There is, therefore, no lack of clear evidence to support a conclusion that there was an abundance of continuing mutual participation in the prosecution of the war. Both branches collaborated in the endeavor, and neither could long maintain such a war without the concurrence and cooperation of the other.
Although appellants do not contend that Congress can exercise its wardeclaring power only through a formal declaration, they argue that congressional authorization cannot, as a matter of law, be inferred from military appropriations or other war-implementing legislation that does not contain an express and explicit authorization for the making of war by the President. Putting aside for a moment the explicit authorization of the Tonkin Gulf Resolution, we disagree with appellants' interpretation of the declaration clause for neither the language nor the purpose underlying that provision prohibits an inference of the fact of authorization from such legislative action as we have in this instance. The framers' intent to vest the war power in Congress is in no way defeated by permitting an inference of authorization from legislative action furnishing the manpower and materials of war for the protracted military operation in Southeast Asia.
The choice, for example, between an explicit declaration on the one hand and a resolution and war-implementing legislation, on the other, as the medium for expression of congressional consent involves 'the exercise of a discretion demonstrably committed to the * * * legislature,' Baker v. Carr, supra 9 at 211, 82 S.Ct. at 707, and therefore, invokes the political question doctrine.
Such a choice involves an important area of decision making in which, through mutual influence and reciprocal action between the President and the Congress, policies governing the relationship between this country and other parts of the world are formulated in the best interests of the United States. If there can be nothing more than minor military operations conducted under any circumstances, short of an express and explicit declaration of war by Congress, then extended military operations could not be conducted even though both the Congress and the President were agreed that they were necessary and were also agreed that a formal declaration of war would place the nation in a posture in its international relations which would be against its best interests. For the judicial branch to enunciate and enforce such a standard would be not only extremely unwise but also would constitute a deep invasion of the political question domain. As the Government says, '* * * decisions regarding the form and substance of congressional enactments authorizing hostilities are determined by highly complex considerations of diplomacy, foreign policy and military strategy inappropriate to judicial inquiry.' It would, indeed, destroy the flexibility of action which the executive and legislative branches must have in dealing with other sovereigns. What has been said and done by both the President and the Congress in their collaborative conduct of the military operations in Vietnam implies a consensus on the advisability of not making a formal declaration of war because it would be contrary to the interests of the United States to do so. The making of a policy decision of that kind is clearly within the constitutional domain of those two branches and is just as clearly not within the competency or power of the judiciary.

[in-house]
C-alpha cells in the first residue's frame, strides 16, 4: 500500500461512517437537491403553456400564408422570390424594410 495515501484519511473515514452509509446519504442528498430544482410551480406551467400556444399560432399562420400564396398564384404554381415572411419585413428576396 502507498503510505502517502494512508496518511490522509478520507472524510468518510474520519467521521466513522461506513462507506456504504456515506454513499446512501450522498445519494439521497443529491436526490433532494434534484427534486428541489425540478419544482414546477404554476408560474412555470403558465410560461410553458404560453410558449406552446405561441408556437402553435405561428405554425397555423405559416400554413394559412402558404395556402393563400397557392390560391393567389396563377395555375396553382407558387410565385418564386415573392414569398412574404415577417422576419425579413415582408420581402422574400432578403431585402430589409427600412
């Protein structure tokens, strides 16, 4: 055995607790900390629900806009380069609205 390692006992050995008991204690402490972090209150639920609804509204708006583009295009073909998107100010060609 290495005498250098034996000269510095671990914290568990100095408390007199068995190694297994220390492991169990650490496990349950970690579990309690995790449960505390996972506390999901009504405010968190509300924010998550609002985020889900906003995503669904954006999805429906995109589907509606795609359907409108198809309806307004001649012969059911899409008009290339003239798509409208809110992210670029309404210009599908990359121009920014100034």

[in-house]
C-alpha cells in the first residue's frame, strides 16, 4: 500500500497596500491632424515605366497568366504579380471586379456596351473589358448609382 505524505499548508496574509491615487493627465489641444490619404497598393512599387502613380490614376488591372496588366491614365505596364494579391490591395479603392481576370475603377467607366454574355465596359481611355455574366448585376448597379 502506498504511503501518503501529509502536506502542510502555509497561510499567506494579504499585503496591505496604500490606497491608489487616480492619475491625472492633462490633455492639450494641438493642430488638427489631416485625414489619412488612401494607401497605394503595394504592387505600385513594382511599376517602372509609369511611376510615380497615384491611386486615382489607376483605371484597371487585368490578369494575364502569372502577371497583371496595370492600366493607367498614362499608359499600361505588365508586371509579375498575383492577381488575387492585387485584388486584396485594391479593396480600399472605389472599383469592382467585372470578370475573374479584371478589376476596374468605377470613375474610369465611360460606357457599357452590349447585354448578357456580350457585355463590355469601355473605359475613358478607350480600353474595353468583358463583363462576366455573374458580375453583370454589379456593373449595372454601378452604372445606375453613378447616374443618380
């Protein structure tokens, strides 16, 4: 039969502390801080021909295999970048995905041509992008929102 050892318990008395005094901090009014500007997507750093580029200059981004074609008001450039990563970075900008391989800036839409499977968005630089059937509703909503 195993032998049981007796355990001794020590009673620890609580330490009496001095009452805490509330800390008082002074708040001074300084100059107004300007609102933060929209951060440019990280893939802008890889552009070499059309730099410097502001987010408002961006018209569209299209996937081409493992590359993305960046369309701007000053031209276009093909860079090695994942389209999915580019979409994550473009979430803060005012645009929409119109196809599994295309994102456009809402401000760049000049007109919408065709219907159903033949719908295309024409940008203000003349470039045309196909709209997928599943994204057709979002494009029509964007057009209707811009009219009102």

Beyond determining that there has been some mutual participation between the Congress and the President, which unquestionably exists here, with action by the Congress sufficient to authorize or ratify the military activity at issue, it is clear that the constitutional propriety of the means by which Congress has chosen to ratify and approve the protracted military operations in Southeast Asia is a political question. The form which congressional authorization should take is one of policy, committed to the discretion of the Congress and outside the power and competency of the judiciary, because there are no intelligible and objectively manageable standards by which to judge such actions. Baker v. Carr, supra, 369 U.S. at 217, 82 S.Ct. 691; Powell v. McCormack, supra, 395 U.S. at 518, 89 S.Ct. 1944.